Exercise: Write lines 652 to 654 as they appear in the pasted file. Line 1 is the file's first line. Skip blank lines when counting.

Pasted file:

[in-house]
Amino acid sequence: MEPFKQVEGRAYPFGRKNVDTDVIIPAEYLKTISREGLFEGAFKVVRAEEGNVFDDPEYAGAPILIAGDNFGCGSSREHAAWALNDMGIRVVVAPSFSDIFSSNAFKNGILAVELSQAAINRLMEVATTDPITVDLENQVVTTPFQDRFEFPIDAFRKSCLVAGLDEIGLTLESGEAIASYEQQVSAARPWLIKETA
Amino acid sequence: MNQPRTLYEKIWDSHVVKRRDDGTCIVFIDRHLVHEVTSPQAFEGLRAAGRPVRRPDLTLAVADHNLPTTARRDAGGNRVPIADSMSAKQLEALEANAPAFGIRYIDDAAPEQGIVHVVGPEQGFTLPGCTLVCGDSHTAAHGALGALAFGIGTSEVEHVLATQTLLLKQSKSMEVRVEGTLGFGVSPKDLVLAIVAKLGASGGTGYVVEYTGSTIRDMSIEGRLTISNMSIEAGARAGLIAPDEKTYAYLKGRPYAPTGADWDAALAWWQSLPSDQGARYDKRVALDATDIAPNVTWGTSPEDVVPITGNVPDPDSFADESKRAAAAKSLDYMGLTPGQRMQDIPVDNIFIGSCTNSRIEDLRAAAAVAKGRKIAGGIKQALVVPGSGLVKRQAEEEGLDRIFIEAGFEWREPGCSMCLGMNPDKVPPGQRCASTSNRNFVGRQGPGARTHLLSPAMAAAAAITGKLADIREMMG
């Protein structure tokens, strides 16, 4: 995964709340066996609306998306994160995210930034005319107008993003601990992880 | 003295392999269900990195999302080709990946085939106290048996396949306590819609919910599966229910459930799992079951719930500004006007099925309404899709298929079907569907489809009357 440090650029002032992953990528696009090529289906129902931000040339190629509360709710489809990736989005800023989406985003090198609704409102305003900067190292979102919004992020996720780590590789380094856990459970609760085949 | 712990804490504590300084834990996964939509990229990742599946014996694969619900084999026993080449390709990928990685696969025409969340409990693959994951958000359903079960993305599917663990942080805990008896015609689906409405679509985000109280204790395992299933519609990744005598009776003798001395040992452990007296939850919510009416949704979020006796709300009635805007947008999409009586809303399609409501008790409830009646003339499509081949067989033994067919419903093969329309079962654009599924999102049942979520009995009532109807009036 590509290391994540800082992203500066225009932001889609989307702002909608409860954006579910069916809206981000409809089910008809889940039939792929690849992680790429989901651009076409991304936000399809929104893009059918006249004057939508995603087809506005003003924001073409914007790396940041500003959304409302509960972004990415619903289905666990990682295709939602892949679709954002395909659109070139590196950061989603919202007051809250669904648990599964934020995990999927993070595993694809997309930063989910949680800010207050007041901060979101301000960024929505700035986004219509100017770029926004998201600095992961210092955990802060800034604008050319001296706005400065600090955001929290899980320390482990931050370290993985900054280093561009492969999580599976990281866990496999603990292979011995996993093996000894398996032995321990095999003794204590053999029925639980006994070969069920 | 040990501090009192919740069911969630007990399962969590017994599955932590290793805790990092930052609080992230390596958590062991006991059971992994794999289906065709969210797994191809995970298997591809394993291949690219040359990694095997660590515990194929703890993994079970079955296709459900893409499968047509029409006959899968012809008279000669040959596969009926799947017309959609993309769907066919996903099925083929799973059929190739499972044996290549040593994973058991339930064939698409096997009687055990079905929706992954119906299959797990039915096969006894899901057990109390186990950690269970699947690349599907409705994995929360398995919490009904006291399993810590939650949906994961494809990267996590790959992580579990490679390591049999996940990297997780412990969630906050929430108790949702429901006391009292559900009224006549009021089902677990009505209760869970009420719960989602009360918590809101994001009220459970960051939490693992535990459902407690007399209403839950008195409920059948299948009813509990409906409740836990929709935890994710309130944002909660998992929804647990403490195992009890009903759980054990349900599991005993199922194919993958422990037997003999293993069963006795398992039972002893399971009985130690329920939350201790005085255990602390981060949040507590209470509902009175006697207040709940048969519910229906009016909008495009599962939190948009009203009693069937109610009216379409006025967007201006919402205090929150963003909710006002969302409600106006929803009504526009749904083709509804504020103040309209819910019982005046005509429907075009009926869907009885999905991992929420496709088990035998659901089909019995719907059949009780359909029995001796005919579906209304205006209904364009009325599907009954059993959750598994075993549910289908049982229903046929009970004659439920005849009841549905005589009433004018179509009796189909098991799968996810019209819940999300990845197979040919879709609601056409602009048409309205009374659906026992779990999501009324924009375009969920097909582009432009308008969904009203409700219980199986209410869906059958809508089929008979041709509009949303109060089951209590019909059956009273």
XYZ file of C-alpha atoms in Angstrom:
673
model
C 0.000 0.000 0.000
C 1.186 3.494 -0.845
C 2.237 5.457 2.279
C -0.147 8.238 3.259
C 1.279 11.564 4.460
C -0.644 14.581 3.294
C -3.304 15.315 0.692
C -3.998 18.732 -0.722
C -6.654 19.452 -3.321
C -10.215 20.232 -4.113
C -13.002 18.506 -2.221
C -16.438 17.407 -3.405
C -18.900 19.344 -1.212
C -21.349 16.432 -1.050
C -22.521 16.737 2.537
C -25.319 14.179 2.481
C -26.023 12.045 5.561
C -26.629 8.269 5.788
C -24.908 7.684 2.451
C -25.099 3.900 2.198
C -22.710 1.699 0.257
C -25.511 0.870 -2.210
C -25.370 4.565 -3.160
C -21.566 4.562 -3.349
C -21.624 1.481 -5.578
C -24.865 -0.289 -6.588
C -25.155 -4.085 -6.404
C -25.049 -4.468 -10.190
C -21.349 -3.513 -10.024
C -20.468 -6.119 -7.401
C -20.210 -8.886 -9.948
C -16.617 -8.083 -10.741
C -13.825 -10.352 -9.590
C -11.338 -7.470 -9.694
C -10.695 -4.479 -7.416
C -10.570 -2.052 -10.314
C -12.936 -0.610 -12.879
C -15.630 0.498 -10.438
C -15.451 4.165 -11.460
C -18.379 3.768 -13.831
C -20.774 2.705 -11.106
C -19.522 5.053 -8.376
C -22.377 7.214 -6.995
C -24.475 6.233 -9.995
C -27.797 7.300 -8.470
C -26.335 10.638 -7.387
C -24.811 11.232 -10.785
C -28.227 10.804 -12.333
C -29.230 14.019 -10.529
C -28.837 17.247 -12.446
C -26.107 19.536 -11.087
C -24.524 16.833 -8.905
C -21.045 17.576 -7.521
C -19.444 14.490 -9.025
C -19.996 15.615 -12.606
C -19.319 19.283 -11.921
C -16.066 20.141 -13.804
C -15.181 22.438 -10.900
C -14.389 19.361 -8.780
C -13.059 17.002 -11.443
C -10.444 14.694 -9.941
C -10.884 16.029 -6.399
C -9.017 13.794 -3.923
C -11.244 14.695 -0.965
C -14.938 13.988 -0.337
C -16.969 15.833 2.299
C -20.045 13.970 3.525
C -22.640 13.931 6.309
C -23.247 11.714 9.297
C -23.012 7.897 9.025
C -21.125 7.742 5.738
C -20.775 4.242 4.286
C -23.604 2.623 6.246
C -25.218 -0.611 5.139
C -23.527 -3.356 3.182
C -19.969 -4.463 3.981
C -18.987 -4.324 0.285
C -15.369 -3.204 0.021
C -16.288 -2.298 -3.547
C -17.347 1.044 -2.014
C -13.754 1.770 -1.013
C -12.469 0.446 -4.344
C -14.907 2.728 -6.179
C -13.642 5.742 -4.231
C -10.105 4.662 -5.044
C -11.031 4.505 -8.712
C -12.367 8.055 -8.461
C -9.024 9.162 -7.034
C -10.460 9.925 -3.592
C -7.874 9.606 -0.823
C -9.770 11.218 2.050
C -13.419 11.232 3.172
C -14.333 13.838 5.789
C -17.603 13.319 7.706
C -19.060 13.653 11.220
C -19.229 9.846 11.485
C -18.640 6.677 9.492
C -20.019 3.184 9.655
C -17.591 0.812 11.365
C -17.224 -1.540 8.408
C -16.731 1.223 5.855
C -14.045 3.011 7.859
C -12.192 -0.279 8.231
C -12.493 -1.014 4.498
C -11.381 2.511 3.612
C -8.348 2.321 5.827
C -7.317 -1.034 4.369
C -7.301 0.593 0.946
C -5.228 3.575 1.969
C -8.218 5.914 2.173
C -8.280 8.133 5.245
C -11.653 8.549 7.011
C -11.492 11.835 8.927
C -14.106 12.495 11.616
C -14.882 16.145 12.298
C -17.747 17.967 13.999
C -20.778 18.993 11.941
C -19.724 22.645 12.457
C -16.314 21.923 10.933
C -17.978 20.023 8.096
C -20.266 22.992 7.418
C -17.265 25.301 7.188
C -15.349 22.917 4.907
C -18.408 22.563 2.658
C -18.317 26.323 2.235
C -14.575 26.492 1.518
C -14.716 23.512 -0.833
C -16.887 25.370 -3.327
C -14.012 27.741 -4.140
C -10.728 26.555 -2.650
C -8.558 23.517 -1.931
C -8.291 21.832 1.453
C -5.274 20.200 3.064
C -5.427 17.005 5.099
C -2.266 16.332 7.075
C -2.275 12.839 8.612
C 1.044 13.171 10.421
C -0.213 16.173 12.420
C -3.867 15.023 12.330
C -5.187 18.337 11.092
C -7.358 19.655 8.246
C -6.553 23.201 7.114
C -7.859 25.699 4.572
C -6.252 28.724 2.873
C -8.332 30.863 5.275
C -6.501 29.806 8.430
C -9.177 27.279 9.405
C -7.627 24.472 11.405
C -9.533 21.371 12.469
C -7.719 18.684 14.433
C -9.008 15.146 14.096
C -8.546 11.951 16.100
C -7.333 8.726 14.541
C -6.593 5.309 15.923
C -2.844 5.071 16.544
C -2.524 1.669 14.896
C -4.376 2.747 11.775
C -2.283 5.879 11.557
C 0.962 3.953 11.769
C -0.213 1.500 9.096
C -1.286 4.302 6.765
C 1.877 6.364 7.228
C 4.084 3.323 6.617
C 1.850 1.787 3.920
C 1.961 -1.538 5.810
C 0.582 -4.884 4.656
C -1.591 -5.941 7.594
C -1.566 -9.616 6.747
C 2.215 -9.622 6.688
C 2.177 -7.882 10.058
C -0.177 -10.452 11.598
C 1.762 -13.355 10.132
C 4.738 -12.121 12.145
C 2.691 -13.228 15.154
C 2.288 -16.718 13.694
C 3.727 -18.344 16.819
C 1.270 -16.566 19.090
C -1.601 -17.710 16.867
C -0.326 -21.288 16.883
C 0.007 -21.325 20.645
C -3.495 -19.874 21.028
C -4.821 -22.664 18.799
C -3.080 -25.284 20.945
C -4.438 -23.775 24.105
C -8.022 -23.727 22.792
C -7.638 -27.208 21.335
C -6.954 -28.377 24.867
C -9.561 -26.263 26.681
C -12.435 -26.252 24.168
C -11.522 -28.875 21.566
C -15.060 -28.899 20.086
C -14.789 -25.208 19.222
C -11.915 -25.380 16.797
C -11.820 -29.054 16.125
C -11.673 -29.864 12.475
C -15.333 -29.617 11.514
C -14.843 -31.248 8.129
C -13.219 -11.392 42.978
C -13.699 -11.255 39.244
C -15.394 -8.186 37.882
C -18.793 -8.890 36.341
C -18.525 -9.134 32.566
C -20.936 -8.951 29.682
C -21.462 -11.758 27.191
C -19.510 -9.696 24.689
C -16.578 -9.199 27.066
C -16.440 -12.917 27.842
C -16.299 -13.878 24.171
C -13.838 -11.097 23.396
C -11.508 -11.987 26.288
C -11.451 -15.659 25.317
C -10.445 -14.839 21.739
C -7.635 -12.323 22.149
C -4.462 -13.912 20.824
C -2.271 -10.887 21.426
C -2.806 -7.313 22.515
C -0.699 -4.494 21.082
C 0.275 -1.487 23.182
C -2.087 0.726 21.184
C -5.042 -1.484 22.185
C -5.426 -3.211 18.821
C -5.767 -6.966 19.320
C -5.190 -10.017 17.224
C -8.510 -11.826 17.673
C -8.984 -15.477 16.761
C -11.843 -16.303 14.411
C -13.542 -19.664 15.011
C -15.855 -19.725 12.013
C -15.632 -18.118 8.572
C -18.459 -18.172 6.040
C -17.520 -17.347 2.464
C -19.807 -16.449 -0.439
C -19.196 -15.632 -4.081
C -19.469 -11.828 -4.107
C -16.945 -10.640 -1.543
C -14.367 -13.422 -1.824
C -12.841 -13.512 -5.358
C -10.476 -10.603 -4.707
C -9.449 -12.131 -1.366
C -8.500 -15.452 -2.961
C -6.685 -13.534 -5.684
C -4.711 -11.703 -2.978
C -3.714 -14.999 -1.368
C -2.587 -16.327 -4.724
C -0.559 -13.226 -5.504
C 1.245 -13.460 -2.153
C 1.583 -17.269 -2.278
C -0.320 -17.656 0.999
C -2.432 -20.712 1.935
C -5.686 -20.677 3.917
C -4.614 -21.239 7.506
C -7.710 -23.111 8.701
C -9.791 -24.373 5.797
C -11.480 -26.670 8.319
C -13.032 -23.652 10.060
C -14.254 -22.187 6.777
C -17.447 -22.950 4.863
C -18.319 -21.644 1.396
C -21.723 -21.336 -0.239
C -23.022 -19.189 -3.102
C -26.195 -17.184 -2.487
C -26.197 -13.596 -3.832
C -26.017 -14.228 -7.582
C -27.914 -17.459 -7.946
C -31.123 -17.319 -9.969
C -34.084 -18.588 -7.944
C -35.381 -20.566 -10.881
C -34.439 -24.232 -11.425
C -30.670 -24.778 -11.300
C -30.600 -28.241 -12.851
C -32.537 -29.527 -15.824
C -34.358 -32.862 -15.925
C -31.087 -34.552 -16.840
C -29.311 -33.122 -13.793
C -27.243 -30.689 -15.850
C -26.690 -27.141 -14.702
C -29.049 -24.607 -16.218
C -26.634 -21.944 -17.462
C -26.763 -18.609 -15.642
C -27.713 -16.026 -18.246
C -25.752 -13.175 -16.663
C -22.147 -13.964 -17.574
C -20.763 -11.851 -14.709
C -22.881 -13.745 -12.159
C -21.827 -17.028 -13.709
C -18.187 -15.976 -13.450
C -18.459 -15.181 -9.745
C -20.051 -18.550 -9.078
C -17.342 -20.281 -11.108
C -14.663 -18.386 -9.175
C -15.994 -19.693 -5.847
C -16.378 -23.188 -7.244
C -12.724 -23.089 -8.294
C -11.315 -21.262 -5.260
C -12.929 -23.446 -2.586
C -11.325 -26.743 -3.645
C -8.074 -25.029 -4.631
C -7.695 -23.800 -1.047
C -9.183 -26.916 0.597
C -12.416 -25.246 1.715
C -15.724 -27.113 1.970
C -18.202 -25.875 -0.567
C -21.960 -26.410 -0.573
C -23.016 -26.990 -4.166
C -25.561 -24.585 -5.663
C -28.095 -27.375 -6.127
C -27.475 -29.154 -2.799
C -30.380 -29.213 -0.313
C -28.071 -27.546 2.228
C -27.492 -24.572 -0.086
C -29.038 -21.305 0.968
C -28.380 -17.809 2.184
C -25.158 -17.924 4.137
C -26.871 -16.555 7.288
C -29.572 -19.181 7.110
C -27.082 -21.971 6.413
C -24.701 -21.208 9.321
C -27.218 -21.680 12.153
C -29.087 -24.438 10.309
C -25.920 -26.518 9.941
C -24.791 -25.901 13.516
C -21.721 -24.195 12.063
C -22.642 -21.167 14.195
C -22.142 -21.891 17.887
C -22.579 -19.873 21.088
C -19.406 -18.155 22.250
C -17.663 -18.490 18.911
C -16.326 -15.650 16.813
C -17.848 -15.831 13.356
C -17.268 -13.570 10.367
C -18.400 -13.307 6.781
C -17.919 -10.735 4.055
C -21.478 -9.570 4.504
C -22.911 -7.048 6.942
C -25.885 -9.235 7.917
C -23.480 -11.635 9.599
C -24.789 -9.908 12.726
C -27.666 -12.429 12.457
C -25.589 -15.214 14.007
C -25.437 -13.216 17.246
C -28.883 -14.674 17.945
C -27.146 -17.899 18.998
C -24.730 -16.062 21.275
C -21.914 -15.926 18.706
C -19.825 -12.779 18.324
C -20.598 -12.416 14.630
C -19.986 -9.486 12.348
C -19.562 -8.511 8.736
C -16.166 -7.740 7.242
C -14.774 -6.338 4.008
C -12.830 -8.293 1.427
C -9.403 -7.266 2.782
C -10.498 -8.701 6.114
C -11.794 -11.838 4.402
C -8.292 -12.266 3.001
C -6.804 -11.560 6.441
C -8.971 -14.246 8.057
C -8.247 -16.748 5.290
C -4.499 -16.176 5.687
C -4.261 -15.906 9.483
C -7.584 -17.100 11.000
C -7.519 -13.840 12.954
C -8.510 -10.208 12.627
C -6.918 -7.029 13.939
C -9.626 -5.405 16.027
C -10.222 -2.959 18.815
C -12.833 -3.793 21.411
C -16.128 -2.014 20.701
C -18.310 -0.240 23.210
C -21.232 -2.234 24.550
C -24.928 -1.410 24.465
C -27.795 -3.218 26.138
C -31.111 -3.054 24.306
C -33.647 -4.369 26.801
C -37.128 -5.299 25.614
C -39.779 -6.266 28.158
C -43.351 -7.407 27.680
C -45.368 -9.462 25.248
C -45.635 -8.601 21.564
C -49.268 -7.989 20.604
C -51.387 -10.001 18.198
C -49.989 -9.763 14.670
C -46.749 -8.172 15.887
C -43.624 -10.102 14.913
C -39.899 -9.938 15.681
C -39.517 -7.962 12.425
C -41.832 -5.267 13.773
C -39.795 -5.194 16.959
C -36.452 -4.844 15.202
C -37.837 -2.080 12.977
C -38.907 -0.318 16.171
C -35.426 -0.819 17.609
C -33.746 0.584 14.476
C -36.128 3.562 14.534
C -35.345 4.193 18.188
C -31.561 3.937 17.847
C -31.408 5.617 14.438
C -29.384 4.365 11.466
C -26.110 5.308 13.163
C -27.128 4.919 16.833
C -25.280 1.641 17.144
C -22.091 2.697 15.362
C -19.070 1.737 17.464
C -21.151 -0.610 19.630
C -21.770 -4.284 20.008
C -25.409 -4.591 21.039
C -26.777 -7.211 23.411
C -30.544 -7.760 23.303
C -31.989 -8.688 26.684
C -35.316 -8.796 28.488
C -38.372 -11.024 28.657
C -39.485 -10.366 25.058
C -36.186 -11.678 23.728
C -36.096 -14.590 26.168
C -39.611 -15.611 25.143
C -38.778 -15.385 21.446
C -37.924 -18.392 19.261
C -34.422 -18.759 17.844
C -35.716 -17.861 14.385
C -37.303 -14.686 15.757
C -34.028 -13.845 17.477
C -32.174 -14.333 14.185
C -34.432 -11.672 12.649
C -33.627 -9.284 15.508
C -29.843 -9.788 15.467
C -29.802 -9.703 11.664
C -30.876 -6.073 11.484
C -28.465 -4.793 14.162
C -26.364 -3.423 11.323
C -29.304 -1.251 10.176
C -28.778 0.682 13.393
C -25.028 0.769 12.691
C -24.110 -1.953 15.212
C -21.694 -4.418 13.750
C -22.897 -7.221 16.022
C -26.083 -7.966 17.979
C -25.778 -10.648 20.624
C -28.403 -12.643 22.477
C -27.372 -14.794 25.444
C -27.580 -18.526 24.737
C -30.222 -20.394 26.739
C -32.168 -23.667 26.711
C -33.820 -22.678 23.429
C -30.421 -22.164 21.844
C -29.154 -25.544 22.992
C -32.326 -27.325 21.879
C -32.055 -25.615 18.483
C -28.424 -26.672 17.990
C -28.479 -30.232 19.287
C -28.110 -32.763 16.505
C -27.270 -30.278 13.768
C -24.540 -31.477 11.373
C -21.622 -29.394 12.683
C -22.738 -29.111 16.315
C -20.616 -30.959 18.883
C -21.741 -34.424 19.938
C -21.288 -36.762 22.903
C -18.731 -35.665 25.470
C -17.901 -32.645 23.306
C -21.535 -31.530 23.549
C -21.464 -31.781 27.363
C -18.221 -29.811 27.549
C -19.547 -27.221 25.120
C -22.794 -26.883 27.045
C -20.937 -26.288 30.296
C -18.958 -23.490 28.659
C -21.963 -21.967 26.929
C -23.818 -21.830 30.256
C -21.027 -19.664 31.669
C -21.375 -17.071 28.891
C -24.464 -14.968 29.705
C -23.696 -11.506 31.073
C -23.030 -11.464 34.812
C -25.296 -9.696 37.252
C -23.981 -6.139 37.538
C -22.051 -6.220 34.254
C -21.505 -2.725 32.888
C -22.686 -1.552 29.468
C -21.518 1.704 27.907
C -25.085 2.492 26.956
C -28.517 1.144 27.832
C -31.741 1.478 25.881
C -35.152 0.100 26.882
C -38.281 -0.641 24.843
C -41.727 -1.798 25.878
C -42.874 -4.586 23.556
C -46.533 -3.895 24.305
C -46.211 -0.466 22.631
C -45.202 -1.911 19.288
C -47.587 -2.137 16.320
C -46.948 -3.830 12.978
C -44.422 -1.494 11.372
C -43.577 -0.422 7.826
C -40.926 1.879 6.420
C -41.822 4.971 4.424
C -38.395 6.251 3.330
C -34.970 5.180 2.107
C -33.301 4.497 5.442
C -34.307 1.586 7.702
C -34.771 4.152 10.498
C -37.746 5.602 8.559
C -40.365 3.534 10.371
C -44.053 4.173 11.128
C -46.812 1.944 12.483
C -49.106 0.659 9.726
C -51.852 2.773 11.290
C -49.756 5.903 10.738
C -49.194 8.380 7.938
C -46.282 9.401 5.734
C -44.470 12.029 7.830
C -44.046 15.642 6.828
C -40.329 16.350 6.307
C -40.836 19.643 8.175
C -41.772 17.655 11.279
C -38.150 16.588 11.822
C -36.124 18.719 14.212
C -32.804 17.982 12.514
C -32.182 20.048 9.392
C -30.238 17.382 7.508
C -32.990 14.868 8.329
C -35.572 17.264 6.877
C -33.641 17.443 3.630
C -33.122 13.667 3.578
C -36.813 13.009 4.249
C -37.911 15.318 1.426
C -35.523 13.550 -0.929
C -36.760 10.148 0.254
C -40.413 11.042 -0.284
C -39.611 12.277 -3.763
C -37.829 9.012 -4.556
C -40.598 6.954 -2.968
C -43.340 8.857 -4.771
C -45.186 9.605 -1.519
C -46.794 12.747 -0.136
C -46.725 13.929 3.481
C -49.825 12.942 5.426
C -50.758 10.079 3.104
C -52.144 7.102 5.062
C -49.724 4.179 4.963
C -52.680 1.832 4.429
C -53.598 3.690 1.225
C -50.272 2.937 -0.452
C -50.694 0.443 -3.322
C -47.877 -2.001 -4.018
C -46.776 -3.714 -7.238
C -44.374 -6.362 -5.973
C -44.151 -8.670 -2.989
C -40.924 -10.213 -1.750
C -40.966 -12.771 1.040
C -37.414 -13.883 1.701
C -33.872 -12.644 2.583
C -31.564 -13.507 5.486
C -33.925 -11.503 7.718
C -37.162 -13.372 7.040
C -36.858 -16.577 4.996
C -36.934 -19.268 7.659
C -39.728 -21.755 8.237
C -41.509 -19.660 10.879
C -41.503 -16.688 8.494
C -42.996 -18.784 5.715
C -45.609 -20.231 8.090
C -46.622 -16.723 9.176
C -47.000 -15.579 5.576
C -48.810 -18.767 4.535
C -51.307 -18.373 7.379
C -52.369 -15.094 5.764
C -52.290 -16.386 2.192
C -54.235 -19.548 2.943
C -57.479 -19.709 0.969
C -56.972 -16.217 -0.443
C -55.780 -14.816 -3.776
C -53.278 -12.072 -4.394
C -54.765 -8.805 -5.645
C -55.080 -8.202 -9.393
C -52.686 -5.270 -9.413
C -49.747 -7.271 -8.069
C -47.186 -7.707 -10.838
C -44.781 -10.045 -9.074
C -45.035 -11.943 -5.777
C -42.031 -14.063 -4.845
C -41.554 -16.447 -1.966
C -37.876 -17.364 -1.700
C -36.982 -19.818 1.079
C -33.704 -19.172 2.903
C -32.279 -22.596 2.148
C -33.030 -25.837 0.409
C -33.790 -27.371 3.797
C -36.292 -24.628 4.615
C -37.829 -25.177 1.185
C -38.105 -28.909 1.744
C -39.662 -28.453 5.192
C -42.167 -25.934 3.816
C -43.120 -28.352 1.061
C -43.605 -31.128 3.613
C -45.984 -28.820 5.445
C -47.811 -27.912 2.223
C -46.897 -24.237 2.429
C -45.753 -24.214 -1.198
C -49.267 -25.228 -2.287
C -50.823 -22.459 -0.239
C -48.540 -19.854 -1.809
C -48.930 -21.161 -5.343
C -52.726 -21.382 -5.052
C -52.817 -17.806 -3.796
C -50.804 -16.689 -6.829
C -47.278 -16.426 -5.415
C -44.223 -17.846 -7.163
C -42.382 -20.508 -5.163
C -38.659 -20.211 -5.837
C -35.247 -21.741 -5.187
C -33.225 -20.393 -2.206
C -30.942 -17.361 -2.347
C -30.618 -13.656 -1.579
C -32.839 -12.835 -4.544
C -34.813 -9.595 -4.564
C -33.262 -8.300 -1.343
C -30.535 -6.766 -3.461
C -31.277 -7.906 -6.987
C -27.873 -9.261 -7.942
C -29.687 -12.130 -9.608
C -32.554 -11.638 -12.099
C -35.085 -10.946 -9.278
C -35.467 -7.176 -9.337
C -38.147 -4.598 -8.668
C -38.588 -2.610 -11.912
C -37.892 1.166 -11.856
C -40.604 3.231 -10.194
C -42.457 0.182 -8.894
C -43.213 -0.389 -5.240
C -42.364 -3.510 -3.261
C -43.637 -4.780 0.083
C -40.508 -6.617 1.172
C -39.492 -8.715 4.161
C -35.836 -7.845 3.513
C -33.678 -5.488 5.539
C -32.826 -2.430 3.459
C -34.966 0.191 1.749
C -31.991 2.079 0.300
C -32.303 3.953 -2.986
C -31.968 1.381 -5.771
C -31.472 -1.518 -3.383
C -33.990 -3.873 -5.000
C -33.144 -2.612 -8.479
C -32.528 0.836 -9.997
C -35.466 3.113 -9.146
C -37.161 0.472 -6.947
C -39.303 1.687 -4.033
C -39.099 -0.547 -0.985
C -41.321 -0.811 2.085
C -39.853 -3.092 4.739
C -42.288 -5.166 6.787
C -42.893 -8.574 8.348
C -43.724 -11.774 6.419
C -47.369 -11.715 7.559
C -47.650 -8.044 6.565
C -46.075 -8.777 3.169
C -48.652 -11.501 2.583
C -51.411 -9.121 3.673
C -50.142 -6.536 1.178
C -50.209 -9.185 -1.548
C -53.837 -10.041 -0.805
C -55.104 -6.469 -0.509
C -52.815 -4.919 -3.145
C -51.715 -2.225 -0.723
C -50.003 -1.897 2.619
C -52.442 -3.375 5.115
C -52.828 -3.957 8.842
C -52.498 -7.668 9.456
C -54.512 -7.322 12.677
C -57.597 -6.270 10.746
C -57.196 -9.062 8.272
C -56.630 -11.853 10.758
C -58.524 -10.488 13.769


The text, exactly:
C -35.466 3.113 -9.146
C -37.161 0.472 -6.947
C -39.303 1.687 -4.033